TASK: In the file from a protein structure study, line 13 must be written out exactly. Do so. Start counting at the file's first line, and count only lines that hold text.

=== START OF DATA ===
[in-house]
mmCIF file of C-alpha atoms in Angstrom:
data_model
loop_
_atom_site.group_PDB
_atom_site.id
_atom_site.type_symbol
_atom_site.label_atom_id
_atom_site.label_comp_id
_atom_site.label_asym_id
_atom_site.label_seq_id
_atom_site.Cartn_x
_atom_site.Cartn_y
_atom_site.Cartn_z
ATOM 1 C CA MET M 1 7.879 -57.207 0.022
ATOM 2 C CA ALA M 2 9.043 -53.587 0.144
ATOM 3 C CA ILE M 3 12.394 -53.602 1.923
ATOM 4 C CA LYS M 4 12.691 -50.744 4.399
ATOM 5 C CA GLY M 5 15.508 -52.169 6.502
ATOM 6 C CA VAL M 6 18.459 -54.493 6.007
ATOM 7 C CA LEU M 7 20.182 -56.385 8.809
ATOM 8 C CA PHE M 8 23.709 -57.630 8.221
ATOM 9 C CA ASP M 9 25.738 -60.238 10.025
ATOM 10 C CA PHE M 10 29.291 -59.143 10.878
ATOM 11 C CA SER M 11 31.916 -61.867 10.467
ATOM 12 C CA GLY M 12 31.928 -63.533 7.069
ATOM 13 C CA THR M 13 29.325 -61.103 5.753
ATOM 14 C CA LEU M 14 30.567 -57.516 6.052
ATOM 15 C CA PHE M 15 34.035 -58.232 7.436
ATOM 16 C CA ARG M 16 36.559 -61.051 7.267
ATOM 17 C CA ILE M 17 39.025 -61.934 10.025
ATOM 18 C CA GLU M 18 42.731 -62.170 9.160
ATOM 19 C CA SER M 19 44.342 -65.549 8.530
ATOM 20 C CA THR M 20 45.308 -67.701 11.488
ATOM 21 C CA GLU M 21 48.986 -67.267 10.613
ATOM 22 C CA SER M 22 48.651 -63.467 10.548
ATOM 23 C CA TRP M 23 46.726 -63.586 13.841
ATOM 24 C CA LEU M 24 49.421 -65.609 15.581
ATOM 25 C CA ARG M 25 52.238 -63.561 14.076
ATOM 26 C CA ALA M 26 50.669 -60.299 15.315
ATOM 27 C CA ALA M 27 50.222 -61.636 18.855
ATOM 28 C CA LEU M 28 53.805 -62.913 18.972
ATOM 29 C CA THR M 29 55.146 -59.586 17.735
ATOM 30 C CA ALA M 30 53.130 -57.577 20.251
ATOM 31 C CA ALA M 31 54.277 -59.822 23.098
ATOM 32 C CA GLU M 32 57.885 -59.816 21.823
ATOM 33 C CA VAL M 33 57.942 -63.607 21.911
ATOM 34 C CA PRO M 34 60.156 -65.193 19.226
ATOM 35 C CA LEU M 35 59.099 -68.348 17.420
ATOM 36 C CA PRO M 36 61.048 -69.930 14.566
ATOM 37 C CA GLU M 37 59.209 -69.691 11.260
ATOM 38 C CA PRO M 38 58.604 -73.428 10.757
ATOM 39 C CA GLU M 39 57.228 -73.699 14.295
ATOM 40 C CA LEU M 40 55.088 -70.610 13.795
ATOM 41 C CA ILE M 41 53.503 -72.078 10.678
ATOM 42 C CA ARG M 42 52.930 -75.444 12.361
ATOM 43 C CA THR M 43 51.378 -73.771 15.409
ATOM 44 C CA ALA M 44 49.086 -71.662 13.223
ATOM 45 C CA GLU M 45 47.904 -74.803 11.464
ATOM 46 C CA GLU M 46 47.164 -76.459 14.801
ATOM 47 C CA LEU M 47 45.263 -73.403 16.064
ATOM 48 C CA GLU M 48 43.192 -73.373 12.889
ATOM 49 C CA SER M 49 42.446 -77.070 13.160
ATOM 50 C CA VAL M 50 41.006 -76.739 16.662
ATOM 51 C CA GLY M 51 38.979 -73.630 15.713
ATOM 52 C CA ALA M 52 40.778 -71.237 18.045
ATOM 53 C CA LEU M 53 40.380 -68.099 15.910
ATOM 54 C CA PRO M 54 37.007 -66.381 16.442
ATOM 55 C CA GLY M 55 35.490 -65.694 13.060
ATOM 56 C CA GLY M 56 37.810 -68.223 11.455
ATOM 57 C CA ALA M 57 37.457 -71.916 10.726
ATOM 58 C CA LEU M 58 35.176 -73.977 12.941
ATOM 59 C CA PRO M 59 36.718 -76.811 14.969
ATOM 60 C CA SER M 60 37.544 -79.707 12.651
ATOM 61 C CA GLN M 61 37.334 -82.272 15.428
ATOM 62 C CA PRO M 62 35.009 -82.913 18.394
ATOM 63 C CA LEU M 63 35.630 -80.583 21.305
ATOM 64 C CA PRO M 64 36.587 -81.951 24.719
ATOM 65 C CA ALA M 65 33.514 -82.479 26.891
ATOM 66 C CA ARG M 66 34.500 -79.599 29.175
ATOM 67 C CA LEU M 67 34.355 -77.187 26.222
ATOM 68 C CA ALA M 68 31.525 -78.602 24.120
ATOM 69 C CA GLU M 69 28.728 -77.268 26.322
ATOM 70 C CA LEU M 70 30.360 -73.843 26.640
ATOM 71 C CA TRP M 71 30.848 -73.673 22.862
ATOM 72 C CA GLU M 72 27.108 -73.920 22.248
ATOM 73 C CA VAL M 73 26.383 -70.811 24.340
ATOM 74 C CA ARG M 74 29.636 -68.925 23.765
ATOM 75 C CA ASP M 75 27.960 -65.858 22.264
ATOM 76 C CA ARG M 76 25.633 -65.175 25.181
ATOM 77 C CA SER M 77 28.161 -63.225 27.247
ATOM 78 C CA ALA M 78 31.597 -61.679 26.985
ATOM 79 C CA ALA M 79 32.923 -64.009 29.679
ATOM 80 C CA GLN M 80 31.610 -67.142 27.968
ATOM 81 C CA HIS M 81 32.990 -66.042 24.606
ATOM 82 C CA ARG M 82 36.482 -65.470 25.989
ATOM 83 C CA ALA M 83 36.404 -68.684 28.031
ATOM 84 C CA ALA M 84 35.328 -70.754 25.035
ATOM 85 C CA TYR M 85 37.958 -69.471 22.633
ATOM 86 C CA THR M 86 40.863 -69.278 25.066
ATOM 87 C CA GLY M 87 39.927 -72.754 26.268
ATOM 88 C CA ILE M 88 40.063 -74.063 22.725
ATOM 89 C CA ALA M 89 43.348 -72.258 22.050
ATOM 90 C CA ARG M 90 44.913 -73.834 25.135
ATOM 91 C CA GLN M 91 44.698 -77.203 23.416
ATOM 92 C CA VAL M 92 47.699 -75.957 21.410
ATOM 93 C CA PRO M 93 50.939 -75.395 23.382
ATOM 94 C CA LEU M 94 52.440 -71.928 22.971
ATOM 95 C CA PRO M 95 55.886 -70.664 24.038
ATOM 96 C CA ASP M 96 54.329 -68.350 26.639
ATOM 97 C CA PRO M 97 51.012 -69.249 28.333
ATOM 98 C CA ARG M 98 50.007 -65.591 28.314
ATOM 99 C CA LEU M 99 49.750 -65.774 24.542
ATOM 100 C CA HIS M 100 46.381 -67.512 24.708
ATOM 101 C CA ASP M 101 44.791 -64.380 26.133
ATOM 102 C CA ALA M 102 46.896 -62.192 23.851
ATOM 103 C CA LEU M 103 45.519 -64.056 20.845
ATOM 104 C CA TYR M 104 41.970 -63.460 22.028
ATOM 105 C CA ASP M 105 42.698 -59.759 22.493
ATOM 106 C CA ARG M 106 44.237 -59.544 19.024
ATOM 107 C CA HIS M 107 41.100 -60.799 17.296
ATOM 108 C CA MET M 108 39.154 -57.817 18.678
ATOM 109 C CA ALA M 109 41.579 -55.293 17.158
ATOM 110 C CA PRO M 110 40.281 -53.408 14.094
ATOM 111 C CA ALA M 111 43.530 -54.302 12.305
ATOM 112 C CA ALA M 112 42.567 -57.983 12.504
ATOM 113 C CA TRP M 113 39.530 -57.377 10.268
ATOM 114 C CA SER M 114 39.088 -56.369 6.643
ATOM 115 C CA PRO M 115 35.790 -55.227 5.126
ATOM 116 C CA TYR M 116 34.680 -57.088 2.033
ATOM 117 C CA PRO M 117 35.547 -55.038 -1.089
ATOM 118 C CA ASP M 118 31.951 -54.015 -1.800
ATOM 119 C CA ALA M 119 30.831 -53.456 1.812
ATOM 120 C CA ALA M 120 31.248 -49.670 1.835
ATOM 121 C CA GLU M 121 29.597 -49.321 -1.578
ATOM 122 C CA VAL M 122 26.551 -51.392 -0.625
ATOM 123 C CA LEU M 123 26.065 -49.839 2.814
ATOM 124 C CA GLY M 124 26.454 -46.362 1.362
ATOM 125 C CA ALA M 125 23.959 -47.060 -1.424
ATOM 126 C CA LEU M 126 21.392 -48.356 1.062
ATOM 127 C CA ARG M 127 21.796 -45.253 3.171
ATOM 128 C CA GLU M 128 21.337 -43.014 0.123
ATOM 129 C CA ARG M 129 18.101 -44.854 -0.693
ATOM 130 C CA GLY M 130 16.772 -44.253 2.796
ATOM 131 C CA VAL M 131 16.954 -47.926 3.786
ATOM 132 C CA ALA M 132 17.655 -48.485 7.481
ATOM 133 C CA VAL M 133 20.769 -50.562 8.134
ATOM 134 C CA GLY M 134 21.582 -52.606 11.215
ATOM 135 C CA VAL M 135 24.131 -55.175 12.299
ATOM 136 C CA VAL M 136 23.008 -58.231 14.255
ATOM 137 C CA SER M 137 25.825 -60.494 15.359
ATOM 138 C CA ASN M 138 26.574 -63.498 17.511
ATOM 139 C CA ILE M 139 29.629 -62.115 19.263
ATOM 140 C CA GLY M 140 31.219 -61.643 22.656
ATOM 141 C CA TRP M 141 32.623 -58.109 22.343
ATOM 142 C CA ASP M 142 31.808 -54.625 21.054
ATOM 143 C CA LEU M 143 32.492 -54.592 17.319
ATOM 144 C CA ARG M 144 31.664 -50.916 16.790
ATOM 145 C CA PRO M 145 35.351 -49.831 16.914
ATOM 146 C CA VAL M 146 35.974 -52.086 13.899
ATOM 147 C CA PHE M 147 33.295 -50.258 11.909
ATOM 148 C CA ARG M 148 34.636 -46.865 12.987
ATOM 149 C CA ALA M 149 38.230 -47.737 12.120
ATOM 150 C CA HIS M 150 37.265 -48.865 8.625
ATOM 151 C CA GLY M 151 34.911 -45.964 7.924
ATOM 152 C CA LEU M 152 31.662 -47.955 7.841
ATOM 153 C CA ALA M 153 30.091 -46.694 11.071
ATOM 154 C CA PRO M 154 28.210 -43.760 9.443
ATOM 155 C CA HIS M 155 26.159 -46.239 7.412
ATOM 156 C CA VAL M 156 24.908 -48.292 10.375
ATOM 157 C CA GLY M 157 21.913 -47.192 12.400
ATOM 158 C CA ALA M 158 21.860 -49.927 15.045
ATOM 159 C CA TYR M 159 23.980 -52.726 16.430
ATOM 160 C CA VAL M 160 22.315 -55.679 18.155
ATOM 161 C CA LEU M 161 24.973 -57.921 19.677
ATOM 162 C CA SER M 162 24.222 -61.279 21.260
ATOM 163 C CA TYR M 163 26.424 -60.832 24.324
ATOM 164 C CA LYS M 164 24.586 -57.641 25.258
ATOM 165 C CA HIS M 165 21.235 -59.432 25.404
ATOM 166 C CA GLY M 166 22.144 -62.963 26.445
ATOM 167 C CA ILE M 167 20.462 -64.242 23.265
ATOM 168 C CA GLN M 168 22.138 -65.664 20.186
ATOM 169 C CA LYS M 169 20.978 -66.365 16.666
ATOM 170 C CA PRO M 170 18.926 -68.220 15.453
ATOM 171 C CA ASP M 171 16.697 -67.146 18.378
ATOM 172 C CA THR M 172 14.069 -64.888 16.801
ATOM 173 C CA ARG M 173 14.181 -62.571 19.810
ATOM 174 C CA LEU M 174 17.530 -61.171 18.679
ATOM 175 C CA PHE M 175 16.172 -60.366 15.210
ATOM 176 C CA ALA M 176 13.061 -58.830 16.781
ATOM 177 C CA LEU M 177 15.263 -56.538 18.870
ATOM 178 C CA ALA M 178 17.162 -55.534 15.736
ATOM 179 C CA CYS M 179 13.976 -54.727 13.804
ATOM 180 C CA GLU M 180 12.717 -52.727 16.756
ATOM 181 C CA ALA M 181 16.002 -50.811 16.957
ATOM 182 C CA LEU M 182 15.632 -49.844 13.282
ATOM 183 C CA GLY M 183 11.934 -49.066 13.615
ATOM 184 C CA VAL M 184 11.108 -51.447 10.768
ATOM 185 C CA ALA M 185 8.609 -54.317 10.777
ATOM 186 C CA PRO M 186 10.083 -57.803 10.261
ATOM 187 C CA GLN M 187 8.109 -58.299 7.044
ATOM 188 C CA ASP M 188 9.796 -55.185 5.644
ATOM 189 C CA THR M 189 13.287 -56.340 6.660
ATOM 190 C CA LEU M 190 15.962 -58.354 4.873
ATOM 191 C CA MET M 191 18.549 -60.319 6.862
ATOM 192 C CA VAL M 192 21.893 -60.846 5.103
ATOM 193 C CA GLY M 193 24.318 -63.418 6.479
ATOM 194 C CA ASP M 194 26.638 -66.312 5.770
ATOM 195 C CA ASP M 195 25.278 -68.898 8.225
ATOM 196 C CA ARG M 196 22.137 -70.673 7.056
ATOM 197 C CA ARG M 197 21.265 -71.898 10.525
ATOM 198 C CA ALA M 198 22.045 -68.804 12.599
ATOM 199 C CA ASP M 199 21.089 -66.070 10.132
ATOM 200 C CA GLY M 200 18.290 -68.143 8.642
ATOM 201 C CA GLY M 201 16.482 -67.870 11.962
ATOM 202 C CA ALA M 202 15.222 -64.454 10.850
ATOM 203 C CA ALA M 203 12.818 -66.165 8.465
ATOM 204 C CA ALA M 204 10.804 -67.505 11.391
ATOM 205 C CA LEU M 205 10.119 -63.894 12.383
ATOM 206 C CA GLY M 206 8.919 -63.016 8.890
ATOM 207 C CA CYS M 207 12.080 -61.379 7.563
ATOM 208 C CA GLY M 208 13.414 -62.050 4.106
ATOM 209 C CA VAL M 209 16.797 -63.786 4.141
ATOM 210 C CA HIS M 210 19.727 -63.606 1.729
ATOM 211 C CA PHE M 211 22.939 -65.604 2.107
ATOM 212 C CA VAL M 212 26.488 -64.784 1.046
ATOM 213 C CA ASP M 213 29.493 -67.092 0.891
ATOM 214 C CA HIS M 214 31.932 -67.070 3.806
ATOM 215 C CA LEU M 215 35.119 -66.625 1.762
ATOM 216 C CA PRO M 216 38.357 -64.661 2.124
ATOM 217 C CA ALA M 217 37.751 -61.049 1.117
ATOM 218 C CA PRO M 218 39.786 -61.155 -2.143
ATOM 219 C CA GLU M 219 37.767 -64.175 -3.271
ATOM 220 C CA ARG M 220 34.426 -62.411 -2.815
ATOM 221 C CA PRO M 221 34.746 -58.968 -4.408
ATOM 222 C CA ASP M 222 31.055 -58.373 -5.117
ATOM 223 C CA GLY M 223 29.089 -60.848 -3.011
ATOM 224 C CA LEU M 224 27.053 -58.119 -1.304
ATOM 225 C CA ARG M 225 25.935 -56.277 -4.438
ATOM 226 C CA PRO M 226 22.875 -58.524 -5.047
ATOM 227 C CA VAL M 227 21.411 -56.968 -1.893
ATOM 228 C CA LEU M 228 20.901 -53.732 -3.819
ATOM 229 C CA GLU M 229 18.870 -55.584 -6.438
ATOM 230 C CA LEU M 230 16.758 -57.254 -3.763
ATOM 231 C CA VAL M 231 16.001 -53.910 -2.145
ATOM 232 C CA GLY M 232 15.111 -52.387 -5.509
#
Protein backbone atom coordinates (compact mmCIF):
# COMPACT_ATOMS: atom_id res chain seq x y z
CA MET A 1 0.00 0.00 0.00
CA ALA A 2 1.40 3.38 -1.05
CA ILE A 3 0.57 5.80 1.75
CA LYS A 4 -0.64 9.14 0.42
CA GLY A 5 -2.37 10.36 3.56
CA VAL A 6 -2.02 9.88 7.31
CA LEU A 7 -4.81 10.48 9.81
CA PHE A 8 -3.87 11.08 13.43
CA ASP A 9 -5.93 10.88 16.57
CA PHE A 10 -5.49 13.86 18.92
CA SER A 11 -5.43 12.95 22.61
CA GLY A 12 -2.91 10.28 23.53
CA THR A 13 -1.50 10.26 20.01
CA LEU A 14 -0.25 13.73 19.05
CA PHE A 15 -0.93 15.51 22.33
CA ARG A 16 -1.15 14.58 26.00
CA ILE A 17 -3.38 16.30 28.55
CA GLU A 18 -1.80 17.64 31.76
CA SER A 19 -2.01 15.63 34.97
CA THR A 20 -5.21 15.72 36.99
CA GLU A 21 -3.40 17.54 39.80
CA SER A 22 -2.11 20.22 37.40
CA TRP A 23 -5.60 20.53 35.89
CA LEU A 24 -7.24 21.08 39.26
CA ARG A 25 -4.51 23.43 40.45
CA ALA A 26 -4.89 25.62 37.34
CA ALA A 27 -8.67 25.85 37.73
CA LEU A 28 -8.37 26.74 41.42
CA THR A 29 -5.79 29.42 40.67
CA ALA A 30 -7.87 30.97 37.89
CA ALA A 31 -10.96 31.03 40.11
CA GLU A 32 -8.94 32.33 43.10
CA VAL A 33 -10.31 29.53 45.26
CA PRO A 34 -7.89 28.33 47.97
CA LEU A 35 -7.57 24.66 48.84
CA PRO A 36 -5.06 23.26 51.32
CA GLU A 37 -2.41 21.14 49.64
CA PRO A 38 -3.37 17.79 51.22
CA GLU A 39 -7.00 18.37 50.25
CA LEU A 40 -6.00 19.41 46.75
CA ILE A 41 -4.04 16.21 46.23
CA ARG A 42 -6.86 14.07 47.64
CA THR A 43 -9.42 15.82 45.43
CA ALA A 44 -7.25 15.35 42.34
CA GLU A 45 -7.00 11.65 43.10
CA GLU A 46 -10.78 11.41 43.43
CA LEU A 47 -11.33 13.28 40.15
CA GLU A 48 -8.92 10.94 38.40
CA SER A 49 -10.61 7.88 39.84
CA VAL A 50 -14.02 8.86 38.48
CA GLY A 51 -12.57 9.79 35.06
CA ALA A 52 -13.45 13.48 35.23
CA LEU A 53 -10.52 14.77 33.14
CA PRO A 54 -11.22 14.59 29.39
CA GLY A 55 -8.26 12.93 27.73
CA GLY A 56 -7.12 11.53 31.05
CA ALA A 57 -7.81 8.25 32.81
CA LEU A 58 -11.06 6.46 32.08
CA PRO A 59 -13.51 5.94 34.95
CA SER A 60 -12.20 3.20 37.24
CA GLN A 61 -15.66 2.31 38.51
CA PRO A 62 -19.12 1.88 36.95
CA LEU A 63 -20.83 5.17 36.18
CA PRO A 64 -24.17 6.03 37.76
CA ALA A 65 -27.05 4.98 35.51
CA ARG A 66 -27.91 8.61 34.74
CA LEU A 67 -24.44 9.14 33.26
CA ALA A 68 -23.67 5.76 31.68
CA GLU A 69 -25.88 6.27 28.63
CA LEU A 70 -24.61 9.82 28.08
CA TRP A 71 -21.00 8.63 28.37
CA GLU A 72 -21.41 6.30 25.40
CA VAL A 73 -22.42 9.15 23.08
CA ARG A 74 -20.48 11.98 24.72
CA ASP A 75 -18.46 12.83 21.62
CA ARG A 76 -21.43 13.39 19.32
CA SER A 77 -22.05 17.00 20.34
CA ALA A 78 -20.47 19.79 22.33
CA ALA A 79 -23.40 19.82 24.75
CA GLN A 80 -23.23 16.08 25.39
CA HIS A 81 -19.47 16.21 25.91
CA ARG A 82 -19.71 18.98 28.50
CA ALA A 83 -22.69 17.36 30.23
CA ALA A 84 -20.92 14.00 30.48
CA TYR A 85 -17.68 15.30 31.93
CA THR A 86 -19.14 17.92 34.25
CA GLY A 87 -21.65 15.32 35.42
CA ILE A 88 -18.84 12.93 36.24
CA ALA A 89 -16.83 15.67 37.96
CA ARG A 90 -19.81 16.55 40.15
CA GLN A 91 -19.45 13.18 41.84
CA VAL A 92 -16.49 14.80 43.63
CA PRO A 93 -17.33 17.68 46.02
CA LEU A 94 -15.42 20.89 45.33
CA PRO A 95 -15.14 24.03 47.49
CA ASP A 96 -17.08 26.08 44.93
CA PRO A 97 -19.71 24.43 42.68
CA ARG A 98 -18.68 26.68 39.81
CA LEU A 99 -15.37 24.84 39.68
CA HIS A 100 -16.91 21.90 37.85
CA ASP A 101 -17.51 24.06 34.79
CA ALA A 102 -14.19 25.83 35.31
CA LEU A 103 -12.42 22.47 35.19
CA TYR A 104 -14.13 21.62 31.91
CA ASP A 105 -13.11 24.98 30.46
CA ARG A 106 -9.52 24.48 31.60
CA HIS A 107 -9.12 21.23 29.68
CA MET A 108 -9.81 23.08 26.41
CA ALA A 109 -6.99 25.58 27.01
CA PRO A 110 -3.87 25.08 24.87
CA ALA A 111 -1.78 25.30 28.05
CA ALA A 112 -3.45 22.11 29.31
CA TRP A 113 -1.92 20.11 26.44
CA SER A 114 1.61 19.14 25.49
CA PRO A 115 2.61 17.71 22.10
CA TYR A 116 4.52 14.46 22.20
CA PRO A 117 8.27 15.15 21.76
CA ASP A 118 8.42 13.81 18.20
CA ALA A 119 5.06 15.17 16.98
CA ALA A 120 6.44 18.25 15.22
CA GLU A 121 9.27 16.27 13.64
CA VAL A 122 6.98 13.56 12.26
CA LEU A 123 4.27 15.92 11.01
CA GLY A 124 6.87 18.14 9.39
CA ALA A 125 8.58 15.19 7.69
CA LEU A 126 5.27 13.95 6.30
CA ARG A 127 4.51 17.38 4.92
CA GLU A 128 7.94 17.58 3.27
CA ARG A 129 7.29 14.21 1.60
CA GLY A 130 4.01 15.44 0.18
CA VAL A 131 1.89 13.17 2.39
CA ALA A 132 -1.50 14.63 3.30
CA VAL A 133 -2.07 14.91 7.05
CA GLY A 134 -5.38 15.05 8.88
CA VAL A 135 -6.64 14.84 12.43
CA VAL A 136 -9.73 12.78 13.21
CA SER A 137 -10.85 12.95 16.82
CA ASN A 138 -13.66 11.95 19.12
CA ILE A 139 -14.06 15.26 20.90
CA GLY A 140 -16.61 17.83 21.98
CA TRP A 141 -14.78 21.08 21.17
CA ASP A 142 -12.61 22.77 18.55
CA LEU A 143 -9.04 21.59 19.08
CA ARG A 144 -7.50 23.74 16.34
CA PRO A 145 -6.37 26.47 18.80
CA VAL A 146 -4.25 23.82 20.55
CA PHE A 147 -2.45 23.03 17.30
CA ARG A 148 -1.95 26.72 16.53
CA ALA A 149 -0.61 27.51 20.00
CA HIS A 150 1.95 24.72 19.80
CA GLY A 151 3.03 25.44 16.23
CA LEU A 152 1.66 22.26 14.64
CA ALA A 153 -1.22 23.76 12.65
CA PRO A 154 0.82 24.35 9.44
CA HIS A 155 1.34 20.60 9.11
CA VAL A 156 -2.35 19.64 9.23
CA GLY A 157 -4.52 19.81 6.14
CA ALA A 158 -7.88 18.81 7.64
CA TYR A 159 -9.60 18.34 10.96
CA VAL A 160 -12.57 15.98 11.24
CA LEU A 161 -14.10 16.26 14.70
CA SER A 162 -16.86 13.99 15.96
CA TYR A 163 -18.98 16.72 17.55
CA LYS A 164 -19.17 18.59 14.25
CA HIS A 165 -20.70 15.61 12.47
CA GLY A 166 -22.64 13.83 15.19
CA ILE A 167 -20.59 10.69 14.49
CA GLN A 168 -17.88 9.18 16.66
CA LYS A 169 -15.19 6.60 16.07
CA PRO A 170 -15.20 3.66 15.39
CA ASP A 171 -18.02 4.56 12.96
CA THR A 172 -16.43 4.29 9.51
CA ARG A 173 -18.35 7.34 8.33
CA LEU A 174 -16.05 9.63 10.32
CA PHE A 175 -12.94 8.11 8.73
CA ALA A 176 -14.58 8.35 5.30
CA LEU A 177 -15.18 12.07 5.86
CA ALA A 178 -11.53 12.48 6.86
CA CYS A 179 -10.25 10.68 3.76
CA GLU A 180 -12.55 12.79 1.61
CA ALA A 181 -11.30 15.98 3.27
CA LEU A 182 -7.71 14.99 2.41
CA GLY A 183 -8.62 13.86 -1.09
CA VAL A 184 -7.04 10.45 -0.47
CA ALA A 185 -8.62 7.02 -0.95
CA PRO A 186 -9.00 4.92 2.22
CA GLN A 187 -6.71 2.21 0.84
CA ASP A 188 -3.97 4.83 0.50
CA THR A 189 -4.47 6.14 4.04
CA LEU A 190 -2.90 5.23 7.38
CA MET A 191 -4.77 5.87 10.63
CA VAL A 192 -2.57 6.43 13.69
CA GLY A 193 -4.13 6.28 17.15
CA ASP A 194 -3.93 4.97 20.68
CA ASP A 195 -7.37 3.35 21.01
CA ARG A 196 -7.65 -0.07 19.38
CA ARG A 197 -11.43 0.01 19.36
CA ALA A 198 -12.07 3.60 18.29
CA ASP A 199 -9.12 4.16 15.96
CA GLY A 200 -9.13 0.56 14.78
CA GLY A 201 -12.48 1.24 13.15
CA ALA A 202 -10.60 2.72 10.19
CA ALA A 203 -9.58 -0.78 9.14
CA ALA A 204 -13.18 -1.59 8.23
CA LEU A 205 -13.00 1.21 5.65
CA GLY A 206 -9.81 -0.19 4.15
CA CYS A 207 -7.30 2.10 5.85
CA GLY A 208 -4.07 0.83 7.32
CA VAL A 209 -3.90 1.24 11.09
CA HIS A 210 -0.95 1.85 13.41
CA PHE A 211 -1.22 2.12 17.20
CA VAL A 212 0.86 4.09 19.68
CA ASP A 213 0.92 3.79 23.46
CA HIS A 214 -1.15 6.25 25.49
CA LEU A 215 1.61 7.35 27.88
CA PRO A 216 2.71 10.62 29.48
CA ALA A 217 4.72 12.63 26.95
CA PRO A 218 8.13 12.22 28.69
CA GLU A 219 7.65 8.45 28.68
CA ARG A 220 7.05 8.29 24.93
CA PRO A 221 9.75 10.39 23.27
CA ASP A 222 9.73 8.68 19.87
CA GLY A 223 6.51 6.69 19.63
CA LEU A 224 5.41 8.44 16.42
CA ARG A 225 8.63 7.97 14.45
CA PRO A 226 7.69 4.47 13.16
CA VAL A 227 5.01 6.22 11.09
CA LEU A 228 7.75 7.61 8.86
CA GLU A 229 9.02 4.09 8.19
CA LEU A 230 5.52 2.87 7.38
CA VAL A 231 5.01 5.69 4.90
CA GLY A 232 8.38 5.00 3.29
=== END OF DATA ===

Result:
_atom_site.Cartn_y